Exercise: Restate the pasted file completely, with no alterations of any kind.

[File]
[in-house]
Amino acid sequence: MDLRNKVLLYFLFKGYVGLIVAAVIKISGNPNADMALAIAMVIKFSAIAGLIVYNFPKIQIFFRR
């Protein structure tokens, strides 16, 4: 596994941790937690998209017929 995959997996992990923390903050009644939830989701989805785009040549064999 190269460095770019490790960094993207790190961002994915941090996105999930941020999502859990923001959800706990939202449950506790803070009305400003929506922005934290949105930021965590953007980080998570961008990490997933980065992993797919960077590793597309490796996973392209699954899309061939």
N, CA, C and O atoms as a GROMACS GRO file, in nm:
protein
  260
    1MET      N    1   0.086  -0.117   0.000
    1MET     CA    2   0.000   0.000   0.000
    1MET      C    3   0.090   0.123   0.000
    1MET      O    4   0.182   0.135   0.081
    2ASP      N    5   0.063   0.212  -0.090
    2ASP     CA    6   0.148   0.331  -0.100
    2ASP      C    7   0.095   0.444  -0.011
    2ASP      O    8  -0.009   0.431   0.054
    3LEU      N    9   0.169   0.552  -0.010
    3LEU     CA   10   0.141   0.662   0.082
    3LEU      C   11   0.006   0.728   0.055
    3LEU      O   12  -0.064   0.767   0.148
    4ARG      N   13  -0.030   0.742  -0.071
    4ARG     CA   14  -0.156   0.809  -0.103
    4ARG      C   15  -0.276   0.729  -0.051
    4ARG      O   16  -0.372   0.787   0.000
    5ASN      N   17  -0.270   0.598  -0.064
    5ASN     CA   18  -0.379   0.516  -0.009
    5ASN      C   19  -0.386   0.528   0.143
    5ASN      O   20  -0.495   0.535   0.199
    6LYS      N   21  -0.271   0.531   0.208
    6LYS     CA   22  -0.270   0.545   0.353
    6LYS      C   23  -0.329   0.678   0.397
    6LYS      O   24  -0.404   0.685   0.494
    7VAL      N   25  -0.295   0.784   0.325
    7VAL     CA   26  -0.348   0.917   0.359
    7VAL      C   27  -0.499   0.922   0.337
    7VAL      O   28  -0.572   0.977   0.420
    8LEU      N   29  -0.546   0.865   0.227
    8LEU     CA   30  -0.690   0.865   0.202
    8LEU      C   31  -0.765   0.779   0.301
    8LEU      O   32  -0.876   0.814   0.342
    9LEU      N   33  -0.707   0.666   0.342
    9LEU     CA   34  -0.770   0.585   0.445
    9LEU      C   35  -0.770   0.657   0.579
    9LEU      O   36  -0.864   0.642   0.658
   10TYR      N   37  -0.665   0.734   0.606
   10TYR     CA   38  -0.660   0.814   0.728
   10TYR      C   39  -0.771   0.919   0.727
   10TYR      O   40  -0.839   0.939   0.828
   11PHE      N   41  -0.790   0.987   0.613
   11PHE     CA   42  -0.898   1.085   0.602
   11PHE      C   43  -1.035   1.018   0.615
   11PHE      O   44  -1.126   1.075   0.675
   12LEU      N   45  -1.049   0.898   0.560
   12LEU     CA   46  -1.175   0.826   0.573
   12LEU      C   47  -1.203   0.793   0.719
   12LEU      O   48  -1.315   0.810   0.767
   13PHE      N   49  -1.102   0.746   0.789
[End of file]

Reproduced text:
[in-house]
Amino acid sequence: MDLRNKVLLYFLFKGYVGLIVAAVIKISGNPNADMALAIAMVIKFSAIAGLIVYNFPKIQIFFRR
């Protein structure tokens, strides 16, 4: 596994941790937690998209017929 995959997996992990923390903050009644939830989701989805785009040549064999 190269460095770019490790960094993207790190961002994915941090996105999930941020999502859990923001959800706990939202449950506790803070009305400003929506922005934290949105930021965590953007980080998570961008990490997933980065992993797919960077590793597309490796996973392209699954899309061939």
N, CA, C and O atoms as a GROMACS GRO file, in nm:
protein
  260
    1MET      N    1   0.086  -0.117   0.000
    1MET     CA    2   0.000   0.000   0.000
    1MET      C    3   0.090   0.123   0.000
    1MET      O    4   0.182   0.135   0.081
    2ASP      N    5   0.063   0.212  -0.090
    2ASP     CA    6   0.148   0.331  -0.100
    2ASP      C    7   0.095   0.444  -0.011
    2ASP      O    8  -0.009   0.431   0.054
    3LEU      N    9   0.169   0.552  -0.010
    3LEU     CA   10   0.141   0.662   0.082
    3LEU      C   11   0.006   0.728   0.055
    3LEU      O   12  -0.064   0.767   0.148
    4ARG      N   13  -0.030   0.742  -0.071
    4ARG     CA   14  -0.156   0.809  -0.103
    4ARG      C   15  -0.276   0.729  -0.051
    4ARG      O   16  -0.372   0.787   0.000
    5ASN      N   17  -0.270   0.598  -0.064
    5ASN     CA   18  -0.379   0.516  -0.009
    5ASN      C   19  -0.386   0.528   0.143
    5ASN      O   20  -0.495   0.535   0.199
    6LYS      N   21  -0.271   0.531   0.208
    6LYS     CA   22  -0.270   0.545   0.353
    6LYS      C   23  -0.329   0.678   0.397
    6LYS      O   24  -0.404   0.685   0.494
    7VAL      N   25  -0.295   0.784   0.325
    7VAL     CA   26  -0.348   0.917   0.359
    7VAL      C   27  -0.499   0.922   0.337
    7VAL      O   28  -0.572   0.977   0.420
    8LEU      N   29  -0.546   0.865   0.227
    8LEU     CA   30  -0.690   0.865   0.202
    8LEU      C   31  -0.765   0.779   0.301
    8LEU      O   32  -0.876   0.814   0.342
    9LEU      N   33  -0.707   0.666   0.342
    9LEU     CA   34  -0.770   0.585   0.445
    9LEU      C   35  -0.770   0.657   0.579
    9LEU      O   36  -0.864   0.642   0.658
   10TYR      N   37  -0.665   0.734   0.606
   10TYR     CA   38  -0.660   0.814   0.728
   10TYR      C   39  -0.771   0.919   0.727
   10TYR      O   40  -0.839   0.939   0.828
   11PHE      N   41  -0.790   0.987   0.613
   11PHE     CA   42  -0.898   1.085   0.602
   11PHE      C   43  -1.035   1.018   0.615
   11PHE      O   44  -1.126   1.075   0.675
   12LEU      N   45  -1.049   0.898   0.560
   12LEU     CA   46  -1.175   0.826   0.573
   12LEU      C   47  -1.203   0.793   0.719
   12LEU      O   48  -1.315   0.810   0.767
   13PHE      N   49  -1.102   0.746   0.789